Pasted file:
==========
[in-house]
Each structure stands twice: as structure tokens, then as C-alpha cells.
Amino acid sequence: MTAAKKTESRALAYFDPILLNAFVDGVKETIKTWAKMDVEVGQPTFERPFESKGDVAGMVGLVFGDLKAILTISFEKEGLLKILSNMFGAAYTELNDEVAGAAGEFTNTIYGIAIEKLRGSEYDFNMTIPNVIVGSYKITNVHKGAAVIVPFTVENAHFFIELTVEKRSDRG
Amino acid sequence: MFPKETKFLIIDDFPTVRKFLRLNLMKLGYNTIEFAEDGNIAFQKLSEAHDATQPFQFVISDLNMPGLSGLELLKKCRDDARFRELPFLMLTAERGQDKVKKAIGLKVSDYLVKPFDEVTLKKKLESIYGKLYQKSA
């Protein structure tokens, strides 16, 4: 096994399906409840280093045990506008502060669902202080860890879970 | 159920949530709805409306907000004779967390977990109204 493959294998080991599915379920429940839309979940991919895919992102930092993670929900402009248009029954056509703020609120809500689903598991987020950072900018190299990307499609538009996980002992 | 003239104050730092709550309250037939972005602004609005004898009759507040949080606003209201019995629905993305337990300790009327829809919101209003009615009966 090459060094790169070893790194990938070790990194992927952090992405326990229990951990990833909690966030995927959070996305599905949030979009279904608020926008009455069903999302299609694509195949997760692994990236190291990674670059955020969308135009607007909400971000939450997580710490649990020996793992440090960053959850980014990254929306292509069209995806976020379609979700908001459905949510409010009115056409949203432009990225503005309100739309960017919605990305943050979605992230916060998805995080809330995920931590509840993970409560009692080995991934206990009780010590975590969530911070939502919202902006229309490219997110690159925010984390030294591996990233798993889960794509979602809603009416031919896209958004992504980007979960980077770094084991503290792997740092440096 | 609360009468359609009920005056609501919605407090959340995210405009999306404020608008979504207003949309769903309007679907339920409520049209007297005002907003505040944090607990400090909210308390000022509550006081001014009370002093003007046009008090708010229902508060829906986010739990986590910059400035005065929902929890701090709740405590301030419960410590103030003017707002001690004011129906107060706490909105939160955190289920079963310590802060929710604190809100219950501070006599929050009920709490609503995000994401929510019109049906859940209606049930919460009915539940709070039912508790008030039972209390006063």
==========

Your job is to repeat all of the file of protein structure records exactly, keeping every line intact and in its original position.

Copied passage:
[in-house]
Each structure stands twice: as structure tokens, then as C-alpha cells.
Amino acid sequence: MTAAKKTESRALAYFDPILLNAFVDGVKETIKTWAKMDVEVGQPTFERPFESKGDVAGMVGLVFGDLKAILTISFEKEGLLKILSNMFGAAYTELNDEVAGAAGEFTNTIYGIAIEKLRGSEYDFNMTIPNVIVGSYKITNVHKGAAVIVPFTVENAHFFIELTVEKRSDRG
Amino acid sequence: MFPKETKFLIIDDFPTVRKFLRLNLMKLGYNTIEFAEDGNIAFQKLSEAHDATQPFQFVISDLNMPGLSGLELLKKCRDDARFRELPFLMLTAERGQDKVKKAIGLKVSDYLVKPFDEVTLKKKLESIYGKLYQKSA
């Protein structure tokens, strides 16, 4: 096994399906409840280093045990506008502060669902202080860890879970 | 159920949530709805409306907000004779967390977990109204 493959294998080991599915379920429940839309979940991919895919992102930092993670929900402009248009029954056509703020609120809500689903598991987020950072900018190299990307499609538009996980002992 | 003239104050730092709550309250037939972005602004609005004898009759507040949080606003209201019995629905993305337990300790009327829809919101209003009615009966 090459060094790169070893790194990938070790990194992927952090992405326990229990951990990833909690966030995927959070996305599905949030979009279904608020926008009455069903999302299609694509195949997760692994990236190291990674670059955020969308135009607007909400971000939450997580710490649990020996793992440090960053959850980014990254929306292509069209995806976020379609979700908001459905949510409010009115056409949203432009990225503005309100739309960017919605990305943050979605992230916060998805995080809330995920931590509840993970409560009692080995991934206990009780010590975590969530911070939502919202902006229309490219997110690159925010984390030294591996990233798993889960794509979602809603009416031919896209958004992504980007979960980077770094084991503290792997740092440096 | 609360009468359609009920005056609501919605407090959340995210405009999306404020608008979504207003949309769903309007679907339920409520049209007297005002907003505040944090607990400090909210308390000022509550006081001014009370002093003007046009008090708010229902508060829906986010739990986590910059400035005065929902929890701090709740405590301030419960410590103030003017707002001690004011129906107060706490909105939160955190289920079963310590802060929710604190809100219950501070006599929050009920709490609503995000994401929510019109049906859940209606049930919460009915539940709070039912508790008030039972209390006063």